Picton Harbour

Picton is the focal point for Queen Charlotte Sound. The road/rail ferries provide the access for many people to get to the Sounds.

The harbour is sheltered from any sea caused by E to S to NW winds. Winds from N to NE blow straight in and if strong can make the harbour very lively. For boats unable to get into the marina, the area adjacent to the wharves at the ferry terminal give best all-round shelter.

A fee is payable for use of the wharves in Picton and Port Marlborough officials will collect the dues, either at the ferry terminal or at the town wharves. At the ferry terminal there are toilets, showers and laundry facilities for boat owners.

Water is available from all of the wharves and there are bins for rubbish from boats.

The Picton grocery shops are open 7 days, and longer hours in the summer. Most of them will provide a delivery service to the wharves, if given adequate notice. They will also arrange to deliver stores to any of the regular stops on the various mail boat routes in Queen Charlotte Sound, there is a charge for deliveries via the mail boat.

There are a large number of moorings in the area of the town foreshore and care is necessary navigating here at night.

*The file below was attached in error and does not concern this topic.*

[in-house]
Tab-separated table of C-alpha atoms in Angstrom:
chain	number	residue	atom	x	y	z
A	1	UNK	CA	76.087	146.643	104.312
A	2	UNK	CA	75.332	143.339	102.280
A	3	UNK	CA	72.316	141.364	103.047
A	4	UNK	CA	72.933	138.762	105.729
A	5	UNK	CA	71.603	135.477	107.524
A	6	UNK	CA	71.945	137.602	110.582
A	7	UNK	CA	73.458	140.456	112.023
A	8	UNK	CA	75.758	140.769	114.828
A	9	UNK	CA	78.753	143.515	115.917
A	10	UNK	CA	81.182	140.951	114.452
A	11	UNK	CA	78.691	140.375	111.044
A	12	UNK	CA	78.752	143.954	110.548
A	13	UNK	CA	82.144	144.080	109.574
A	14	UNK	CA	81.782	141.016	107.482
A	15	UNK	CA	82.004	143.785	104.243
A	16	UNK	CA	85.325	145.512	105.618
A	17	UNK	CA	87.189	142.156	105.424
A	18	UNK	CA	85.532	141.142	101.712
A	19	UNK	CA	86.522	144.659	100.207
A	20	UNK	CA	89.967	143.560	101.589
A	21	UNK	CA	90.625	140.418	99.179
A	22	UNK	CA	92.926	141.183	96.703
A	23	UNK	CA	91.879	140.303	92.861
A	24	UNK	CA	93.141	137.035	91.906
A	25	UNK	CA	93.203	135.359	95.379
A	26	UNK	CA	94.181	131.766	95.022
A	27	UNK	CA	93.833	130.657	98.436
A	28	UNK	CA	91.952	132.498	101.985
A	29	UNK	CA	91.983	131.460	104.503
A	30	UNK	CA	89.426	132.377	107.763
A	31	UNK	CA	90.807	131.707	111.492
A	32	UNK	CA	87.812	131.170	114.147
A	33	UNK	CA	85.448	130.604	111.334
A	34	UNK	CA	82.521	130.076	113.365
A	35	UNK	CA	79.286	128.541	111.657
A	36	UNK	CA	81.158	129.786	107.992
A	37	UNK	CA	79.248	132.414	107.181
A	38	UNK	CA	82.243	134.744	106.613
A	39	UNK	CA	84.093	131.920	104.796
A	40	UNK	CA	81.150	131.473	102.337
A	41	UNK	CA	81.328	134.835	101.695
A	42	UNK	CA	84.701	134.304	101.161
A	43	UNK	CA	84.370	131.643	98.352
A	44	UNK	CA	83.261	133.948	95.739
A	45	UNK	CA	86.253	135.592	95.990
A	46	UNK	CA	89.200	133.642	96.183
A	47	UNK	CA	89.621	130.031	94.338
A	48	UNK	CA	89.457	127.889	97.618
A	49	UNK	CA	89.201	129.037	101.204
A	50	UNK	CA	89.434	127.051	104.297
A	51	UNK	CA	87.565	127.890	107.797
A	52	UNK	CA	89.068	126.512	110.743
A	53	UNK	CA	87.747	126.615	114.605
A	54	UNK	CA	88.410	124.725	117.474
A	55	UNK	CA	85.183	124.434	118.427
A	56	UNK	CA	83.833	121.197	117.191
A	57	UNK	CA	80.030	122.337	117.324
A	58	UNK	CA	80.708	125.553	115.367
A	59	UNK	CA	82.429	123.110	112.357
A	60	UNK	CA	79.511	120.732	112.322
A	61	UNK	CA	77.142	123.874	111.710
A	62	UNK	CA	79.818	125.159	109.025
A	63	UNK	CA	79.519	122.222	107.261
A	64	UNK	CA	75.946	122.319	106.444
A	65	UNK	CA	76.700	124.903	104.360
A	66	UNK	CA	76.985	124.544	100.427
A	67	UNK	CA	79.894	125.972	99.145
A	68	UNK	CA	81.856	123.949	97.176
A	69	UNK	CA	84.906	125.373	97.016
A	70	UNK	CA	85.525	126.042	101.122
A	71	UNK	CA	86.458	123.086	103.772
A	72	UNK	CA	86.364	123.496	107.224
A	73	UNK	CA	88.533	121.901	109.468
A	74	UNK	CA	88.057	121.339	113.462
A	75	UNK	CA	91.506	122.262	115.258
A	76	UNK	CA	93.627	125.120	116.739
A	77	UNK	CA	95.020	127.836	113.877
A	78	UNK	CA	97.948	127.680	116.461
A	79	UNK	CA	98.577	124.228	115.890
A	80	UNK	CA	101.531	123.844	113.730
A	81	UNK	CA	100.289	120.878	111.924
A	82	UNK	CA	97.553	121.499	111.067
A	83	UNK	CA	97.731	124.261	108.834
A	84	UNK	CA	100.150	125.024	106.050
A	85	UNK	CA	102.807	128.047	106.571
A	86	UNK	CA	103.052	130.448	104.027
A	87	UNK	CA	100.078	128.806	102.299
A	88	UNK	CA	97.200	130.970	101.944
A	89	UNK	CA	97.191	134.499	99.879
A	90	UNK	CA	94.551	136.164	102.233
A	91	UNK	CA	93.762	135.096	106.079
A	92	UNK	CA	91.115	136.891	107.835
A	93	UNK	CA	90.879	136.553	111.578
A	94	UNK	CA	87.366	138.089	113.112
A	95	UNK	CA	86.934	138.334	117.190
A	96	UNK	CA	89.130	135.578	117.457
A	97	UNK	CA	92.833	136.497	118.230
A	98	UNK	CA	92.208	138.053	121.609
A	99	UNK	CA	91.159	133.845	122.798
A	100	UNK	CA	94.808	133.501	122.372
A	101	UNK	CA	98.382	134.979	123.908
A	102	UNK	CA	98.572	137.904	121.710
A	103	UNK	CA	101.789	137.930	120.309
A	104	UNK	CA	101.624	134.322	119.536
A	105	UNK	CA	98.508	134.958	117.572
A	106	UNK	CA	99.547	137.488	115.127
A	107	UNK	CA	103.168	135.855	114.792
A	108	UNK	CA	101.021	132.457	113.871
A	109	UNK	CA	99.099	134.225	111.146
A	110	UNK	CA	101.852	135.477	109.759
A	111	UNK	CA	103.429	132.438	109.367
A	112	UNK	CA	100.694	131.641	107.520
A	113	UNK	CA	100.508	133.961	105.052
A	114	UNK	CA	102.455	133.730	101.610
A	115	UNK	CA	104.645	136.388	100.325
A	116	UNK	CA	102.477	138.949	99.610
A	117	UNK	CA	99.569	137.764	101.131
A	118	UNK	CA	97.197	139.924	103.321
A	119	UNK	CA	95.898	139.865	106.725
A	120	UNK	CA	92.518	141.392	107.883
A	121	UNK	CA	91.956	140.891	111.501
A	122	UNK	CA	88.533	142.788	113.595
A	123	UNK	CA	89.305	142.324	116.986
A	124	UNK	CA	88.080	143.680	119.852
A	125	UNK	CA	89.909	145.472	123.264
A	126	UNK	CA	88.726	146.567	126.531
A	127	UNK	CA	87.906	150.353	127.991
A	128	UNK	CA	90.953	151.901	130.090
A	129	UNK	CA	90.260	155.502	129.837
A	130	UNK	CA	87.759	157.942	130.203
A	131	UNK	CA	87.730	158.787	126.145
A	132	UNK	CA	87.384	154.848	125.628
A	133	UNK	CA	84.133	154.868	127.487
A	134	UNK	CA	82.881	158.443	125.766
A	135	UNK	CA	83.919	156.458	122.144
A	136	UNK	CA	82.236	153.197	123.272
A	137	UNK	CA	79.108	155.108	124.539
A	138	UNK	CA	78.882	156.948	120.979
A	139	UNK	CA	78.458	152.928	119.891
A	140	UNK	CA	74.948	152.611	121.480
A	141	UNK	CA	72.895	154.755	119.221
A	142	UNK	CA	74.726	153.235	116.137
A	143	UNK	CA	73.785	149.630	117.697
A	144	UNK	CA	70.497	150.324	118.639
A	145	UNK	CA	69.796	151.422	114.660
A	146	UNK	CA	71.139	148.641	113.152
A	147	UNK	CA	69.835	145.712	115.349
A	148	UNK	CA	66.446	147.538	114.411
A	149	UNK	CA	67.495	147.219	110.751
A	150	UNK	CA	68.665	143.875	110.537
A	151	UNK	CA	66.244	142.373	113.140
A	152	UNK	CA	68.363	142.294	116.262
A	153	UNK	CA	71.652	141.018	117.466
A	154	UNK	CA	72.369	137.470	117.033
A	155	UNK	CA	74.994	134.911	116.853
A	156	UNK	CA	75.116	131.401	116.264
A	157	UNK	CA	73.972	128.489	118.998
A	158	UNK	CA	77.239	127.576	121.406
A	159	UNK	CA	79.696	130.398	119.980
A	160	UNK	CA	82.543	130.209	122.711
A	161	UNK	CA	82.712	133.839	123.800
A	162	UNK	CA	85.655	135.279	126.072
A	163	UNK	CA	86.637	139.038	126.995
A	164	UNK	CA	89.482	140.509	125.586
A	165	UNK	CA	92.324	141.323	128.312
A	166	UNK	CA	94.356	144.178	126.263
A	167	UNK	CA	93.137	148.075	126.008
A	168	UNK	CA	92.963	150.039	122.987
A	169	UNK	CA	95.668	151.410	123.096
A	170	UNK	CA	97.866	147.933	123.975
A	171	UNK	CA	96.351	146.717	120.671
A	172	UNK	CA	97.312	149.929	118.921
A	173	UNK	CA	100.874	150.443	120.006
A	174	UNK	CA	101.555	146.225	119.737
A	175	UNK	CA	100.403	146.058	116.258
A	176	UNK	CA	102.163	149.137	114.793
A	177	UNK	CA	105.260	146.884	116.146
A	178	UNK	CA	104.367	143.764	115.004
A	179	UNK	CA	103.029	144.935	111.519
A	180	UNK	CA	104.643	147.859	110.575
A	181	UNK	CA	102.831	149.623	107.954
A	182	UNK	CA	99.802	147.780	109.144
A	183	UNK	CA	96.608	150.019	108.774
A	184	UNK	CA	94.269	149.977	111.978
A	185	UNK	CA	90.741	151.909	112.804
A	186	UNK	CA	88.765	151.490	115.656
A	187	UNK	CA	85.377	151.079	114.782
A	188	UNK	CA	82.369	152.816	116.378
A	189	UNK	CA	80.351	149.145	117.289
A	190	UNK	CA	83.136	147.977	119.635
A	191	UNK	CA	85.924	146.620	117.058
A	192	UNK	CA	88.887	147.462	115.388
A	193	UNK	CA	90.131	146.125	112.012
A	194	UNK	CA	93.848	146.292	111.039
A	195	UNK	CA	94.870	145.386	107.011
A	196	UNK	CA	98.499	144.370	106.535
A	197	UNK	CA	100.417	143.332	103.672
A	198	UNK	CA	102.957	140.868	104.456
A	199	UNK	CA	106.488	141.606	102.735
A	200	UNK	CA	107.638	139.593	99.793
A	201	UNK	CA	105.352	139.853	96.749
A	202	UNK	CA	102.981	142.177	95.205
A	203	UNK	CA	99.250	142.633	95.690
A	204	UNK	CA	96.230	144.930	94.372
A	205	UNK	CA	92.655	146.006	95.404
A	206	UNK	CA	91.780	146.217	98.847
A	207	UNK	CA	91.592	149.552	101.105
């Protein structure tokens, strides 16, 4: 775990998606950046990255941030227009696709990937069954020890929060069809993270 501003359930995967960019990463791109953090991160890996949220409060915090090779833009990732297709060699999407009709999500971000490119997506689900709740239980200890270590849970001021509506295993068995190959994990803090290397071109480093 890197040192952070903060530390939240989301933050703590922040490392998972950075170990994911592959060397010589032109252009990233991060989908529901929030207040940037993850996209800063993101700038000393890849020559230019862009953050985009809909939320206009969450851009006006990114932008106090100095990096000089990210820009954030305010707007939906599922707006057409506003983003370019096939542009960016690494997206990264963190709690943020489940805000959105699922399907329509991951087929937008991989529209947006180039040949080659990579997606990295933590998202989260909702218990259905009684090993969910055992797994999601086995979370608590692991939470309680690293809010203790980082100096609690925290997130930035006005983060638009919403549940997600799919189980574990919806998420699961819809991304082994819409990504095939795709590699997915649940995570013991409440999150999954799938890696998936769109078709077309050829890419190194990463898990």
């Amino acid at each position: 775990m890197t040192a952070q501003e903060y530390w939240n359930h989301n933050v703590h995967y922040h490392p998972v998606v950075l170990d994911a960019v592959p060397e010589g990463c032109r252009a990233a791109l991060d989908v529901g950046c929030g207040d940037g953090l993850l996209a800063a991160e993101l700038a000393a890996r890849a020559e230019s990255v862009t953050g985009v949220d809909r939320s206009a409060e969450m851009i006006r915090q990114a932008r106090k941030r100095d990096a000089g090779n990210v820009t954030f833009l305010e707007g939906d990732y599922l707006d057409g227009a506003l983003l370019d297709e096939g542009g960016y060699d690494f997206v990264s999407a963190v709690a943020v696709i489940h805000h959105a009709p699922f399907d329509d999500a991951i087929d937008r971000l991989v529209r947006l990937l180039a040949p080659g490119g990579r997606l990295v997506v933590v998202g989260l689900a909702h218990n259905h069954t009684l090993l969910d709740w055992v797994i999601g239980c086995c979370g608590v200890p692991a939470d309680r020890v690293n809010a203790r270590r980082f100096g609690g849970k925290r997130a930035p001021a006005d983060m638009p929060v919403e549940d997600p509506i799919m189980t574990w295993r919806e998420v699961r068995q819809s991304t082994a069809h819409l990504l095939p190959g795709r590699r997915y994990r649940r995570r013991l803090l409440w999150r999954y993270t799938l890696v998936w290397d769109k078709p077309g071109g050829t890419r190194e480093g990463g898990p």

In SE to S winds yachts under sail are advised to enter or leave the harbour between Kaipupu Point and Mabel Island. This route will more quickly get boats into the main wind stream and avoid calms along the SE shore from the Snout into the harbour.

 

 

 

 

 

Facility photos

QCS BobsBay 03 MDC6575 MDC6572 QCS ShelleyBeach 45

Videos / other media

History

Picton was originally called Waitohi, or Waitohi Pa. It was named by the local Maori, the Te Atiawa, who occupied the site. The name Waitohi means wai, or water, and tohi - the tohi ritual, in which the tohunga dipped karamu branches in the sacred stream and brushed the right shoulder of warriors before battle. This rite was last performed on soldiers preparing to leave with the 28th Maori Battalion in WW2. Another, discredited explanation, recalls Te Weranga o Waitohi, Te Rauparaha's sister who is reputed to have died in a scrub fire. Waitohi was purchased from the Maori in 1850 by Sir George Grey and Sir Francis Dillon, the New Zealand Company agent. The name of the town was later changed to Picton, after Sir Thomas Picton, a British Army general and hero of the Battle of Waterloo. Sir Thomas never came to Picton, nor had any links with it, but this way of naming places was typical of colonial times. At the time Marlborough separated from Nelson and became a province in 1859, central Government decided to name the two main Marlborough towns Picton and Blenheim. Picton became the capital of Marlborough until 1865.

More...
Popularity
Extremely busy throughout the year, more so in summer
Depth
Various >10m
Type of beach
Sandy
Place name meaning
Named after Sir Thomas Picton / The name Waitohi means wai - water, and tohi - the tohi ritual, in which the tohunga dipped karamu branches in the sacred stream and brushed the right shoulder of warriors before battle
Swimming/recreation
Sandy Bay and Picton foreshore are popular during summer
Moorings
Along the town foreshore and West Shore
Other information
Five ferries with up to twenty four movements a day, plus cruise ships in the summer